“Sure and he loves that,” Owain says.

“If he disapproves of the arrangement, he has yet to say one word about it to me.”

“Are you sure you didn’t miss the word among the scads and scads of others he’s had for you since you set up your temples?”

“Look, the trickster… the compact precludes me or any of the others who were more cautious in our approach to the young world from adding our own races to this overcrowded sphere,” Kharolinus says. “At the same time, Khersis’s children are numerous and widespread, contributing to his somewhat discorporate and nebulous approach to dealing with them. For those of us who lack our own creations to take it upon ourselves to act as more direct intercessionary agents for smaller divisions… well, it isn’t as though I’m the only one who thought of it.”

“No, but the others all went in with his approval, and they don’t present themselves as his equal,” Owain says.

“Why shouldn’t I? I’m no demigod,” Kharolinus says. “I’m his brother, not his nephew or his child. The fact that he made humanity and I didn’t is a matter of differing opportunity, not power.”

“Well, I’m not saying you shouldn’t be equal to him… just that I can’t imagine it sits well with him,” Owain says. He looked at a spot behind the Lion of Merovia. “Though maybe instead of making assumptions, we should just settle this the easy way… isn’t that him now?”

The hilltop brightens very briefly. Cresting the hill just behind the spot where Kharolinus had been standing before he vanished is a goddess in the form of a plump young woman.

“Oh, Ana!” Owain says, waving at her. “I’m afraid I took you for your father… I’ll have to apologize to Kromax when he gets back. If he comes back.”

“To whom?” she says.

“You know, Karl,” he says.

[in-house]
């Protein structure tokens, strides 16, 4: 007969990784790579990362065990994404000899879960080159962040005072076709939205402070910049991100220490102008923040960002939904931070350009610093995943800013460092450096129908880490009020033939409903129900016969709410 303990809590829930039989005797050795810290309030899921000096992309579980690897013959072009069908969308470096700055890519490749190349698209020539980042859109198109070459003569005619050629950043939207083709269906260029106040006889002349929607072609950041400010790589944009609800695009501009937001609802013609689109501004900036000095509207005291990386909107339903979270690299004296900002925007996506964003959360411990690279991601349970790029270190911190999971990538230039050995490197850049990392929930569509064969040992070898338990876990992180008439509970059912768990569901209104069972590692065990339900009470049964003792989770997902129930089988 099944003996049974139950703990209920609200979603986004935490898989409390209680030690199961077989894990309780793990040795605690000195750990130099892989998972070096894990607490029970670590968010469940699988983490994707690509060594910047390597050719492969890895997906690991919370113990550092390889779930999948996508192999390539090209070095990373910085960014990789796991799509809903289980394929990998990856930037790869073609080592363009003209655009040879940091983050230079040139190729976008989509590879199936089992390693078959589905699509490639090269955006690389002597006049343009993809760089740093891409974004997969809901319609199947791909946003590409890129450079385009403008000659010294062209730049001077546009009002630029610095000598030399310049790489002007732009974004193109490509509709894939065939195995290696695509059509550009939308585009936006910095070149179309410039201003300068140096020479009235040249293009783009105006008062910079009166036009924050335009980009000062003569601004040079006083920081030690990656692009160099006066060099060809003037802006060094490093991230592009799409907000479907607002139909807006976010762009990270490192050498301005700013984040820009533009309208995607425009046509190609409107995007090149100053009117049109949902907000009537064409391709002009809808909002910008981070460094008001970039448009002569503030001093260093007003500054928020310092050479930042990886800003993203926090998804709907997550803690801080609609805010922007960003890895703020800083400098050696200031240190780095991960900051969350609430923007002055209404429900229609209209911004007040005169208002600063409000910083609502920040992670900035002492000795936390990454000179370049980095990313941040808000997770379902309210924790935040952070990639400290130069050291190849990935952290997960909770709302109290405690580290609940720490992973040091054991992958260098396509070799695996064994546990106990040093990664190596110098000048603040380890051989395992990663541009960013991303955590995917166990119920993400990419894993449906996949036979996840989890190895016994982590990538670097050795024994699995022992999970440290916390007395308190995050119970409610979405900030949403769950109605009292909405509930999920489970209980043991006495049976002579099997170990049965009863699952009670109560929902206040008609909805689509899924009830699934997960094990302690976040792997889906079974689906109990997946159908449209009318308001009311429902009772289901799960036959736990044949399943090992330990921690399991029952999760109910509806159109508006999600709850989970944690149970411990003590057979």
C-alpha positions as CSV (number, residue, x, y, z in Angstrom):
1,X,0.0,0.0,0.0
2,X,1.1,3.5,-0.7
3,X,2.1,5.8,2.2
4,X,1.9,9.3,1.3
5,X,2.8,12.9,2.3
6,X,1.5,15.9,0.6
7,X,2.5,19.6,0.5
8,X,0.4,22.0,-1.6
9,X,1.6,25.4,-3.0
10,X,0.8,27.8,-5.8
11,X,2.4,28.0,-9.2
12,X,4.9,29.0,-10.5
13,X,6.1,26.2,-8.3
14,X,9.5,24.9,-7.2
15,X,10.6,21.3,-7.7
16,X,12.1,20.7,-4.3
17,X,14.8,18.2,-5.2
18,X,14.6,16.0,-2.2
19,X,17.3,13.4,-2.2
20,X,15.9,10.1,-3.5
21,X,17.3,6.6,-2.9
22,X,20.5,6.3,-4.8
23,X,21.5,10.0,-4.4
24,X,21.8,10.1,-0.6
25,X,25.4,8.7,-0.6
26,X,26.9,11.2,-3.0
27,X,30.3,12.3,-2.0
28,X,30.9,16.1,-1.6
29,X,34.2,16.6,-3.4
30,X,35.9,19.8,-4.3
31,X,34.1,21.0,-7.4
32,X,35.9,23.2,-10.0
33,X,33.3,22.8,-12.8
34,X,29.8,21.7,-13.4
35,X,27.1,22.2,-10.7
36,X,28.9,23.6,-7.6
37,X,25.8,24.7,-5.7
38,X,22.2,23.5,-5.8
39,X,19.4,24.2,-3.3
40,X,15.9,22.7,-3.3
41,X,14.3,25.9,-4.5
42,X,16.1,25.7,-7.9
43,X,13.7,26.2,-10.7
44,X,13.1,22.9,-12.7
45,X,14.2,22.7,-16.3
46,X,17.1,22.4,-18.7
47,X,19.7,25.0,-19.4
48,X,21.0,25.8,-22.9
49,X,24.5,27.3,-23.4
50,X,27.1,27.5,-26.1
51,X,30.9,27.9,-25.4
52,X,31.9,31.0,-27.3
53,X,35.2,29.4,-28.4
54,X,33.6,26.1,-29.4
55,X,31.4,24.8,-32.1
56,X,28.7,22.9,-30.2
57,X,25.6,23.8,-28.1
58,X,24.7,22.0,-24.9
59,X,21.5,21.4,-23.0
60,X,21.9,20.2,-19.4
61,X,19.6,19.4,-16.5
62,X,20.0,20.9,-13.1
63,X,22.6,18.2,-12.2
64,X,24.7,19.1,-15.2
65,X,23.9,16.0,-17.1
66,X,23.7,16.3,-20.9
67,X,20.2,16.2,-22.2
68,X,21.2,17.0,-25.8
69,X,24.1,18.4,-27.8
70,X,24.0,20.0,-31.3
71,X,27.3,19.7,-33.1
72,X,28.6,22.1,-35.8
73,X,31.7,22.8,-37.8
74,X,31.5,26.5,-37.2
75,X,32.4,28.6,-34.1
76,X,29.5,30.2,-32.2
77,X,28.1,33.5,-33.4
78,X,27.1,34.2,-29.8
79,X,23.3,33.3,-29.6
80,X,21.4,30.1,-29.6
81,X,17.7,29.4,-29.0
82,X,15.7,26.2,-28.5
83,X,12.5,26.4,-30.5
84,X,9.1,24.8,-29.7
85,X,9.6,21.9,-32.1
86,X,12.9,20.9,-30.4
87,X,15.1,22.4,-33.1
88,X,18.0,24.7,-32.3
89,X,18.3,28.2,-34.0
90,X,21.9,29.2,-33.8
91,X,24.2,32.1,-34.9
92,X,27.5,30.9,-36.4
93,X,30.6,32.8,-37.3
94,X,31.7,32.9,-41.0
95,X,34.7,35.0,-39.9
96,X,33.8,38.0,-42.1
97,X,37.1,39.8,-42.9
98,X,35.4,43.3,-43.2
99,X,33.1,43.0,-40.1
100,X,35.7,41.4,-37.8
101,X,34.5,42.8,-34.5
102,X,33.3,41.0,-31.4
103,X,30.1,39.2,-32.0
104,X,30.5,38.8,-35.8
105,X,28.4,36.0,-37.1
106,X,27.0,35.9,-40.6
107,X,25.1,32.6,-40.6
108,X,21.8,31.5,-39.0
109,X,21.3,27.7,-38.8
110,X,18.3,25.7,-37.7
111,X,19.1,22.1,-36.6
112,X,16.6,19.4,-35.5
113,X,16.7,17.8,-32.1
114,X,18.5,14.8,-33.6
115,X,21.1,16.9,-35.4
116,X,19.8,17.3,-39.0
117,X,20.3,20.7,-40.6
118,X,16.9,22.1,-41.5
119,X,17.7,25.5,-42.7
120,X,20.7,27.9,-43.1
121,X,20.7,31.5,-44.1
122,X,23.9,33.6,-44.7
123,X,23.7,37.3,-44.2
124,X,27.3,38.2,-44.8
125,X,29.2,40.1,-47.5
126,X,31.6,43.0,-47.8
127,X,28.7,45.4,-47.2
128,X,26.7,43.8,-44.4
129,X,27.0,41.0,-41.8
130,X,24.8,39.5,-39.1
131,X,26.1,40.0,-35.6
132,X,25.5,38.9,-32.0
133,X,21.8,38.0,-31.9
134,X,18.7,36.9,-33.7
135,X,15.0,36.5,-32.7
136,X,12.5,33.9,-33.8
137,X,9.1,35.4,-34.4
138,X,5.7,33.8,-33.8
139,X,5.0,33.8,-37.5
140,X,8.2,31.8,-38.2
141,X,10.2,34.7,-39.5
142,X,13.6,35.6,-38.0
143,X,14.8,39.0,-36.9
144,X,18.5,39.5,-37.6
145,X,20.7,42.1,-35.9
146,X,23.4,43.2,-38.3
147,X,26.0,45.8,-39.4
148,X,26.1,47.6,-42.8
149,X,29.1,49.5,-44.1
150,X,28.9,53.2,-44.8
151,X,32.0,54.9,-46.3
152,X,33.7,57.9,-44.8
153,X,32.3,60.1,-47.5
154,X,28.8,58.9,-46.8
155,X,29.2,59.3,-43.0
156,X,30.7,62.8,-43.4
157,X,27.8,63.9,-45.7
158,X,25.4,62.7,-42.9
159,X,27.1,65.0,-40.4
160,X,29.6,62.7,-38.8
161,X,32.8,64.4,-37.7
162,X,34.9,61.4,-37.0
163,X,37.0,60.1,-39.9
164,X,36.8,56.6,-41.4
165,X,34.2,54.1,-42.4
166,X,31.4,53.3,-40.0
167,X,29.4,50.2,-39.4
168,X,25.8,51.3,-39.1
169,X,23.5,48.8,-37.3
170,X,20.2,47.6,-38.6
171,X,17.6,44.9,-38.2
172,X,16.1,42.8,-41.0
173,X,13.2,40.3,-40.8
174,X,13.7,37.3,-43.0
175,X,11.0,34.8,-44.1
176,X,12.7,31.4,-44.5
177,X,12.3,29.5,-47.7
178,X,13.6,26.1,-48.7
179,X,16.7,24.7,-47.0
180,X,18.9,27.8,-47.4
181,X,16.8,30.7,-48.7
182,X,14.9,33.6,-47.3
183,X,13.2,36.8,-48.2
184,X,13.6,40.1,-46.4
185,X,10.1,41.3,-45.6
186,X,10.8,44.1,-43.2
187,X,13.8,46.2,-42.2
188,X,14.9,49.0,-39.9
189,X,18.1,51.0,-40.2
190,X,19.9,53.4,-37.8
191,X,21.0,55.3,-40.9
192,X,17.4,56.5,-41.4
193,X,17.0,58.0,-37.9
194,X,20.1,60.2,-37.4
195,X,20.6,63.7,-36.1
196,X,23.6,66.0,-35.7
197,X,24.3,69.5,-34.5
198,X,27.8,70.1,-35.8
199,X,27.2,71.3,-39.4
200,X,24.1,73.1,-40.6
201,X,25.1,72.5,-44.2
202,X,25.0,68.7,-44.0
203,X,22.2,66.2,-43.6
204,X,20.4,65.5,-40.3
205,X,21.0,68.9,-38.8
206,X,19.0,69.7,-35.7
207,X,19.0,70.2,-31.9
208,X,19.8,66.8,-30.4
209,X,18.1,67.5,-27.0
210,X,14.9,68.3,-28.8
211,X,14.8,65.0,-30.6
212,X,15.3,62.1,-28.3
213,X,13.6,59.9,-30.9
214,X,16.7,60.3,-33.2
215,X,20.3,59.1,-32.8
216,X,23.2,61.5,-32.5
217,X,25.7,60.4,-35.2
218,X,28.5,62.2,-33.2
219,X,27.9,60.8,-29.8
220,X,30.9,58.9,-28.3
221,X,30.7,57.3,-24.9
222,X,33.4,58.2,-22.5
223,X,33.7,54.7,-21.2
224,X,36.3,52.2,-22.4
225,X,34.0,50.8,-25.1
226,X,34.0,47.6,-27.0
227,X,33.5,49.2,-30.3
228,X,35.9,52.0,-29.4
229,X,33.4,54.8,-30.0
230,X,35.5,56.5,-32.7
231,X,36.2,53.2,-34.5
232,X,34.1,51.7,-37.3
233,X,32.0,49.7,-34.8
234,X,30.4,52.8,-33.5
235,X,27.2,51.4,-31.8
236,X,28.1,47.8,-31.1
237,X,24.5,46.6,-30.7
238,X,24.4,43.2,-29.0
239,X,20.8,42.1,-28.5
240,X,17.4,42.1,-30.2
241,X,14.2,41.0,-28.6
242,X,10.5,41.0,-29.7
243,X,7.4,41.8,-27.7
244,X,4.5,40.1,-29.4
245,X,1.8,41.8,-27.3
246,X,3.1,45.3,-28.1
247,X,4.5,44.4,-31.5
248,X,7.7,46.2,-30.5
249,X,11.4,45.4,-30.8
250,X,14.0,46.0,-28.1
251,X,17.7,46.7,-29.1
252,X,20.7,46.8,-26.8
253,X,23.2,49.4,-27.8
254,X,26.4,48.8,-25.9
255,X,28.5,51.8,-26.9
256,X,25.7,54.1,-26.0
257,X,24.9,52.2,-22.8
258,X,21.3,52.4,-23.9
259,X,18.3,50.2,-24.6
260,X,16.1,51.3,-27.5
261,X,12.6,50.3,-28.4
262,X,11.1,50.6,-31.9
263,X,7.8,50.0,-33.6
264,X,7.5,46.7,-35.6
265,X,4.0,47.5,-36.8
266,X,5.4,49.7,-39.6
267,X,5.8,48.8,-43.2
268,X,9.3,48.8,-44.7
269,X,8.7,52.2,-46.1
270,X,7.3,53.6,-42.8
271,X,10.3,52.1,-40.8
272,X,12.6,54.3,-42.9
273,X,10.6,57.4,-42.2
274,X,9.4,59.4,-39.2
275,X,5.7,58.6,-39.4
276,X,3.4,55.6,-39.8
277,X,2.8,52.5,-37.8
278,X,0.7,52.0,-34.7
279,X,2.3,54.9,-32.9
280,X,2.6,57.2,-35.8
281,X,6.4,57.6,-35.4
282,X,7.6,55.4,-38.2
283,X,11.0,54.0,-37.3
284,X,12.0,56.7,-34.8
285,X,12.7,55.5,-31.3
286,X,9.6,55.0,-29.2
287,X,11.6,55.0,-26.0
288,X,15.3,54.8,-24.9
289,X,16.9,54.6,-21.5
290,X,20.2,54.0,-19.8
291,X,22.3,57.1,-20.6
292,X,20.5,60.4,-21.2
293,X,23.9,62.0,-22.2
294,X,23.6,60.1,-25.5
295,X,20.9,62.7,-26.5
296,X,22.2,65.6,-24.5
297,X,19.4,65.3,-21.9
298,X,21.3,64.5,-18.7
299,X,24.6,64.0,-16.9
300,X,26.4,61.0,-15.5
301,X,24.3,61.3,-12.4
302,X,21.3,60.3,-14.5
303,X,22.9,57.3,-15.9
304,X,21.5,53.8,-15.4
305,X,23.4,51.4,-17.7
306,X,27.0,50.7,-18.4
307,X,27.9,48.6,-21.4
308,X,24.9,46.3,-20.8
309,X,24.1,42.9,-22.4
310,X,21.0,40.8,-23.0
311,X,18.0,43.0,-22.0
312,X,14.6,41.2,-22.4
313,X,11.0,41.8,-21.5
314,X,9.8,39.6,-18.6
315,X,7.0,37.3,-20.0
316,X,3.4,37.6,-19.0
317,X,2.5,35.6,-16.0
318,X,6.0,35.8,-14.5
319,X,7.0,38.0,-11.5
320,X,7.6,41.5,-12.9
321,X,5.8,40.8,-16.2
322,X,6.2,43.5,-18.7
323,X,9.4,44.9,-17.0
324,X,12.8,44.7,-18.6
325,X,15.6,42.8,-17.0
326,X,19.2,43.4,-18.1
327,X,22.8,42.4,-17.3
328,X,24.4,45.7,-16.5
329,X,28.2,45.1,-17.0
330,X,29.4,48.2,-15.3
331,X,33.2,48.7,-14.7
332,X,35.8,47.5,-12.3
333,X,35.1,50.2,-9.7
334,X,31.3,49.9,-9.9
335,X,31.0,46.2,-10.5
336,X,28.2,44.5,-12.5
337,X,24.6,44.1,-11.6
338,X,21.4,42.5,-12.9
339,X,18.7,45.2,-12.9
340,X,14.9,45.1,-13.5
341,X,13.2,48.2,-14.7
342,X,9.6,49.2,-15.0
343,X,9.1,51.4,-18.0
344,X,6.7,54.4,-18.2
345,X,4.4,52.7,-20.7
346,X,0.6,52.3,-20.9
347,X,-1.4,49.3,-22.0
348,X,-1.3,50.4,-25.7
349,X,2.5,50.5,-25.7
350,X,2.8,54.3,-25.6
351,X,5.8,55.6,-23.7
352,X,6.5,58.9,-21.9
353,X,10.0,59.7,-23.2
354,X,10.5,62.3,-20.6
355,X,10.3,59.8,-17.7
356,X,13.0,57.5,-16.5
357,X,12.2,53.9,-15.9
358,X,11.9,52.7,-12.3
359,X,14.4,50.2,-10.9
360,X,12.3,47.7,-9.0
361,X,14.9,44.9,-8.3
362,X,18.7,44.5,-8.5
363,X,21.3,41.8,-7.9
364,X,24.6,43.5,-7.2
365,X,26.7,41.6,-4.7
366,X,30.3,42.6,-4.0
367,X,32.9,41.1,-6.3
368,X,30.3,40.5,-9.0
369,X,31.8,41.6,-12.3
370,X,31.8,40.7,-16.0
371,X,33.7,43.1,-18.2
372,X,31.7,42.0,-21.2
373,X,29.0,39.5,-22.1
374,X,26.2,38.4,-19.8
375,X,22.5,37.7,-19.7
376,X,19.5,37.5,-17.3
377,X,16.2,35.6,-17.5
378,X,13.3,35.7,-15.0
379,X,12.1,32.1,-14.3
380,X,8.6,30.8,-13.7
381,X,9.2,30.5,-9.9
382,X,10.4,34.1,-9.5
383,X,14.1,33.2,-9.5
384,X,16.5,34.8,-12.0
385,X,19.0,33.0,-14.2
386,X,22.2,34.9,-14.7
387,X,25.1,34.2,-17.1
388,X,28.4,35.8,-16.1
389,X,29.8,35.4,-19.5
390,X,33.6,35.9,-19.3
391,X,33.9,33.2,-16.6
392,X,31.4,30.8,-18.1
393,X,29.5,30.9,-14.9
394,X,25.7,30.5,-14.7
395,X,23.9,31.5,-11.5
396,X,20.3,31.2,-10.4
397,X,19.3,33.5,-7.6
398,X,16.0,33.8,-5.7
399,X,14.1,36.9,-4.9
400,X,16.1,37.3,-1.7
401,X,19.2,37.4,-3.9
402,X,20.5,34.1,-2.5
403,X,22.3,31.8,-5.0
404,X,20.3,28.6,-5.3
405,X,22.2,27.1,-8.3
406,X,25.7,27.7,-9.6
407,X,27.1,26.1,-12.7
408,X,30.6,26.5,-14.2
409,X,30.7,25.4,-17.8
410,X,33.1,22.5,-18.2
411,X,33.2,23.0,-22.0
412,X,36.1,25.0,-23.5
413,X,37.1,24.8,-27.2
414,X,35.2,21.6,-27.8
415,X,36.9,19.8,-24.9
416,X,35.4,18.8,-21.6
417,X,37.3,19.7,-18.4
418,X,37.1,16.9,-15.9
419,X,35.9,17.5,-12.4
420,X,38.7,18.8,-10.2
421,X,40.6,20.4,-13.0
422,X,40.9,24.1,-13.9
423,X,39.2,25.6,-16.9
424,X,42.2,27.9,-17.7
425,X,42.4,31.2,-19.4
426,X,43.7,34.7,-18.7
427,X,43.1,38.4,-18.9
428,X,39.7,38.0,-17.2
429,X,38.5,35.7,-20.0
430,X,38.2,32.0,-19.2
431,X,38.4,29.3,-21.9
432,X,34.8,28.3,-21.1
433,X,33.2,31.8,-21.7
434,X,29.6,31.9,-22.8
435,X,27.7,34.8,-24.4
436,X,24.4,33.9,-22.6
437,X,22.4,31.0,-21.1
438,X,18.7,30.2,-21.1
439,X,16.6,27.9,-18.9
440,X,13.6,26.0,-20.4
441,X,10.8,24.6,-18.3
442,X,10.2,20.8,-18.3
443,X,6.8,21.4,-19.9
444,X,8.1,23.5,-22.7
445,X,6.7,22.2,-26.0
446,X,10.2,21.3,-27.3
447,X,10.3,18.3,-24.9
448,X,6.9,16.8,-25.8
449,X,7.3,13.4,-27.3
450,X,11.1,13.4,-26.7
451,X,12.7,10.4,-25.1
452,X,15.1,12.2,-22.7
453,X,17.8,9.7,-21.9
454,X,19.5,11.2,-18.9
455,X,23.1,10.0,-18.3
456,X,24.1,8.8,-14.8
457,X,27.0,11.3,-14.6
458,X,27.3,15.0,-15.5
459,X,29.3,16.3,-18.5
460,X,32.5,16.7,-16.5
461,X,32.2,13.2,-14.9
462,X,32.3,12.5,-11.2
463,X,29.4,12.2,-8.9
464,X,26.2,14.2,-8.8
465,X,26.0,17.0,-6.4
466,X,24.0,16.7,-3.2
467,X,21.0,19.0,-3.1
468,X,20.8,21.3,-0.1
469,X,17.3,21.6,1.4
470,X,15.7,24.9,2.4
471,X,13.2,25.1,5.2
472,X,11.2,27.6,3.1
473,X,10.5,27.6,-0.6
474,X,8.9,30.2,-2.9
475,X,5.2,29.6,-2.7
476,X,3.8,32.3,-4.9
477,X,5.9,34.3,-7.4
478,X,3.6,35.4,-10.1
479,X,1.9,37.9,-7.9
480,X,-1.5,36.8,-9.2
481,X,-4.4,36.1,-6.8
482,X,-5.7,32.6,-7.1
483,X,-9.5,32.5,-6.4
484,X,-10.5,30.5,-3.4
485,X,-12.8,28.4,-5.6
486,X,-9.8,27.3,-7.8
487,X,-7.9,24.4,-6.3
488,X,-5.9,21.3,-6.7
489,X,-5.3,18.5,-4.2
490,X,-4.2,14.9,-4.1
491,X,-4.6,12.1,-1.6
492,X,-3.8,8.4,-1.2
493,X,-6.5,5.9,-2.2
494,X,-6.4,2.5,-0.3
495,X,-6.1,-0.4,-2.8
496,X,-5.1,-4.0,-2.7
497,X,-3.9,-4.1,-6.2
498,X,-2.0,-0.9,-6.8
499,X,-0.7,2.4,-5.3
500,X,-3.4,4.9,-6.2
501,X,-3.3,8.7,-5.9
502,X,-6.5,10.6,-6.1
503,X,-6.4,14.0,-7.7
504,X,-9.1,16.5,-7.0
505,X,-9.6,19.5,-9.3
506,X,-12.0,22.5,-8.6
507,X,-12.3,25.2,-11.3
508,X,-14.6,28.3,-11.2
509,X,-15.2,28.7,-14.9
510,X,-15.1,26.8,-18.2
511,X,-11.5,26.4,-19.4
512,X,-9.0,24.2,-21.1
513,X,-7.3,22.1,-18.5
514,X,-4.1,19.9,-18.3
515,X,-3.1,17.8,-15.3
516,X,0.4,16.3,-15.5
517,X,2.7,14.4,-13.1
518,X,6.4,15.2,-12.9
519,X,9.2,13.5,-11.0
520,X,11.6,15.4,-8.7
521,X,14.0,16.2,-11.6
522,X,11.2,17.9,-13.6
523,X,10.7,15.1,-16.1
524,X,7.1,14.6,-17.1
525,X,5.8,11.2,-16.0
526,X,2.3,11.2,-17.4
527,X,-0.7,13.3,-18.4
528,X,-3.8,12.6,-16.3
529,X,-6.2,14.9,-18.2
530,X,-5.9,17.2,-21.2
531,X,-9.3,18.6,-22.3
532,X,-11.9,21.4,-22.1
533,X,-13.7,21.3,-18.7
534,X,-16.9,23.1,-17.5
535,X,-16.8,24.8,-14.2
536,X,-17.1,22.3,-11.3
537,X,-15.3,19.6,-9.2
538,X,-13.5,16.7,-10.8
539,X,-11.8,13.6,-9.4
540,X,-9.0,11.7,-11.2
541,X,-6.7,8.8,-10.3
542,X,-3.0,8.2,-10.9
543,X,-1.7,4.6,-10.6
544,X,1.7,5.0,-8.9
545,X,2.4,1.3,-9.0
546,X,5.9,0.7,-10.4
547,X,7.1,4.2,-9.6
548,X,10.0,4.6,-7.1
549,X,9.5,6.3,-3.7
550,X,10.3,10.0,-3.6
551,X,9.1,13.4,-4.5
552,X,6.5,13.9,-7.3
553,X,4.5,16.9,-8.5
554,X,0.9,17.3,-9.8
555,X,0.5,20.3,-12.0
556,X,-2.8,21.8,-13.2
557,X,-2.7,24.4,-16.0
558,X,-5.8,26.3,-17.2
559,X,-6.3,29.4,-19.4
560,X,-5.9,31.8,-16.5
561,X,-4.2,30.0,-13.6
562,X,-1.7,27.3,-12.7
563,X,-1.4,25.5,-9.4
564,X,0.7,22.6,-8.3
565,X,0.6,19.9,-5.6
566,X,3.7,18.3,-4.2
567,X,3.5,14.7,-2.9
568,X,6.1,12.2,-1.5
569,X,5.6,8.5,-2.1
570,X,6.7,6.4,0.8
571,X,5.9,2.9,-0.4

“I believe our little brother has been playing tricks, my daughter,” the young divinity’s mother, a tall, slender blind goddess says.

“Not very good ones,” the plump goddess says. “You know Father never comes to these.”

“He has in the past,” Owain says. “I think he should come more often. After all, look at what happened the last time he was here.”

“What happened?”

“Never you mind,” Khelaine says, blushing as much as a goddess of justice might prudently do so.

The others are arriving now: Veiled Arkhanos, Patros and his raucous court of lesser elven gods and greater sidhe who begin to mingle with Khaele’s wild children, and the rest, including both full gods and the children of gods and mortals. The mortal races, who love to categorize and analyze and dissect, would divide them up and rank them in various ways. Some of the gods share that predilection, but few of them would share the same conclusions about who lorded over whom.

At some point, a quorum of sort is reached… Khersis had not deigned to attend, nor had Kharolinus returned, and not every one of Khaele’s other siblings or their children were present, but she judges that all who will attend are present.

“My dear family,” she says. “Welcome to our latest conclave.”

“Seventy-seventh,” Owain says around a mouthful of cheese he’s got from somewhere. “Seven elevens. Very auspicious.”

“It must be if you say it is,” Khaele says. “Lady Khelaine? I believe you had something you wanted to bring before the conclave.”

“Yes, my sister,” Khelaine says. “Something of great import. Some of the other powers, knowing that the time was drawing near for us to meet…”

Murmurs and even shrieks of outrage greet this piece of news. Some of the gods are very quick to think of such things as espionage and treachery and ambushes. These same gods are also prone to suspect it from others.